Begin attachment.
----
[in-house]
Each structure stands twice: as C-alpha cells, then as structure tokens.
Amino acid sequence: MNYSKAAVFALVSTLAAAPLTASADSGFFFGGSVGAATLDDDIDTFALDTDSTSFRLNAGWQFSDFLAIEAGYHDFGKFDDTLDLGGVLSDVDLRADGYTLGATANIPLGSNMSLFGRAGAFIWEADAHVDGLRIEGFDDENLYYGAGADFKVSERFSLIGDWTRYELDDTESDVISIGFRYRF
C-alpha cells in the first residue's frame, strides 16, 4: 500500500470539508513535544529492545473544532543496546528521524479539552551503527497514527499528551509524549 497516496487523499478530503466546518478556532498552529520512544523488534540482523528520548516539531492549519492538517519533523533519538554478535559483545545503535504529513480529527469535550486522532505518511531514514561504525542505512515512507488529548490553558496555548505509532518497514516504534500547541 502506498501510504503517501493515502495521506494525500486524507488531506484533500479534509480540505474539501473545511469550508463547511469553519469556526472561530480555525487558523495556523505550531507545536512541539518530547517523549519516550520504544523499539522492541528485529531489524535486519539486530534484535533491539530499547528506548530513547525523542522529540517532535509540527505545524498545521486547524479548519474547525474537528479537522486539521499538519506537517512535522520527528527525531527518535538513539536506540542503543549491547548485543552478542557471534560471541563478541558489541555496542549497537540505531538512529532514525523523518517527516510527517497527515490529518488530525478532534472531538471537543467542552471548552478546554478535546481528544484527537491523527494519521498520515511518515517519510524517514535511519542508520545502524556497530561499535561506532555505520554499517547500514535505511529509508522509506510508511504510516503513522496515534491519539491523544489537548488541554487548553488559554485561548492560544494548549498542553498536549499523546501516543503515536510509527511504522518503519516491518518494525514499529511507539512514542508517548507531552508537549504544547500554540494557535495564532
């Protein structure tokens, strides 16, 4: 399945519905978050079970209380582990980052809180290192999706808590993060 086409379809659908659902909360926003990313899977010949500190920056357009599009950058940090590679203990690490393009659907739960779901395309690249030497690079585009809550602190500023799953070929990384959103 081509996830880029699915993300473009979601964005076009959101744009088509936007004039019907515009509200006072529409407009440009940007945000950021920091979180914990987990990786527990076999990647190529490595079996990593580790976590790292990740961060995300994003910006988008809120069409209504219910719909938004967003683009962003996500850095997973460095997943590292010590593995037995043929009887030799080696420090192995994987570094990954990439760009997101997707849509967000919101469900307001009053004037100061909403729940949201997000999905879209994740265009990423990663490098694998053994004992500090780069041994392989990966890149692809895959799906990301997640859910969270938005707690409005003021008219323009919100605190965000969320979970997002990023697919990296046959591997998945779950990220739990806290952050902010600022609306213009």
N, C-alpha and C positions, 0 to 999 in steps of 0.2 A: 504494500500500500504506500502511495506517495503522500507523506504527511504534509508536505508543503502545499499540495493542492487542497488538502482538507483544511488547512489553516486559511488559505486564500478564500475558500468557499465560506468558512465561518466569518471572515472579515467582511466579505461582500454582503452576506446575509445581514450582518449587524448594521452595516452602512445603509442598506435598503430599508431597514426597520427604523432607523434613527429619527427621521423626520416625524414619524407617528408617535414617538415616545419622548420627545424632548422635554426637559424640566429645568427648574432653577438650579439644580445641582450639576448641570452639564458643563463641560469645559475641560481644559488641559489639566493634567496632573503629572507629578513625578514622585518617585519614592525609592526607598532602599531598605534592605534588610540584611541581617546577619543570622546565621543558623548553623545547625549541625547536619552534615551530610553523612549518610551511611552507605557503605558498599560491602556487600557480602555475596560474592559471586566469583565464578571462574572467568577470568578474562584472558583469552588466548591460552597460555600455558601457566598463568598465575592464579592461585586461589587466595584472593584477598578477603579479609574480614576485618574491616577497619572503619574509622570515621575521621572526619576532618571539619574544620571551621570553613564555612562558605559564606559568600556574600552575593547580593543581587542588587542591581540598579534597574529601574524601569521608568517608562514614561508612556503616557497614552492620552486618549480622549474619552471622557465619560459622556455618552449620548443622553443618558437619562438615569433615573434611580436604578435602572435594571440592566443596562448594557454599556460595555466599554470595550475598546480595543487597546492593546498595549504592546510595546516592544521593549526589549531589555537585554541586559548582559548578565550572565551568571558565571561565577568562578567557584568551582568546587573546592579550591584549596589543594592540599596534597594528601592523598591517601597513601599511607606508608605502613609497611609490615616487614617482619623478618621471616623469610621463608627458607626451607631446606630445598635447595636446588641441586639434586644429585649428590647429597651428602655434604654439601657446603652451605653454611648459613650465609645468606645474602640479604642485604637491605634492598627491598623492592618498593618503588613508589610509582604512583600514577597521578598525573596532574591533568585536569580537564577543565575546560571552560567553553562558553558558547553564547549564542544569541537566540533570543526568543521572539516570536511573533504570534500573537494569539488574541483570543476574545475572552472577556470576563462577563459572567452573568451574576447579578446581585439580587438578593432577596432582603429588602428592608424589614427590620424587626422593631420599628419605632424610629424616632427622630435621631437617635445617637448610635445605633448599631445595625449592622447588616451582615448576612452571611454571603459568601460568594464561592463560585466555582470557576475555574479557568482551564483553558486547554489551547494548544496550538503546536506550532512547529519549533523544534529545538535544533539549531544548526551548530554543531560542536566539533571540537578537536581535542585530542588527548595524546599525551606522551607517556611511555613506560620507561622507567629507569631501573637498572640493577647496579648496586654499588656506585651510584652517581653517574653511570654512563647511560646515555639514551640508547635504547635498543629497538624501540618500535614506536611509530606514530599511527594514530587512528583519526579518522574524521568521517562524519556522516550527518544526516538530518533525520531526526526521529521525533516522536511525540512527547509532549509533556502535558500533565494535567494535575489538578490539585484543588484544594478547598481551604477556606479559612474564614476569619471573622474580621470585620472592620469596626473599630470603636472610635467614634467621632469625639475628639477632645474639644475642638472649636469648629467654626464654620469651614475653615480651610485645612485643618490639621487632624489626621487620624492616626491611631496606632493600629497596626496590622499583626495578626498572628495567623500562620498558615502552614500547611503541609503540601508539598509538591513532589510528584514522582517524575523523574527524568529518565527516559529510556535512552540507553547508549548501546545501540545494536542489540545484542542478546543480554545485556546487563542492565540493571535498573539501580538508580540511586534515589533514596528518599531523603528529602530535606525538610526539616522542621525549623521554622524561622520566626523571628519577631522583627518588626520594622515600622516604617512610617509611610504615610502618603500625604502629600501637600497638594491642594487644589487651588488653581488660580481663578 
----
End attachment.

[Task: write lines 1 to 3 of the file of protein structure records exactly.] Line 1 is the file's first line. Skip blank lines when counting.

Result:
[in-house]
Each structure stands twice: as C-alpha cells, then as structure tokens.
Amino acid sequence: MNYSKAAVFALVSTLAAAPLTASADSGFFFGGSVGAATLDDDIDTFALDTDSTSFRLNAGWQFSDFLAIEAGYHDFGKFDDTLDLGGVLSDVDLRADGYTLGATANIPLGSNMSLFGRAGAFIWEADAHVDGLRIEGFDDENLYYGAGADFKVSERFSLIGDWTRYELDDTESDVISIGFRYRF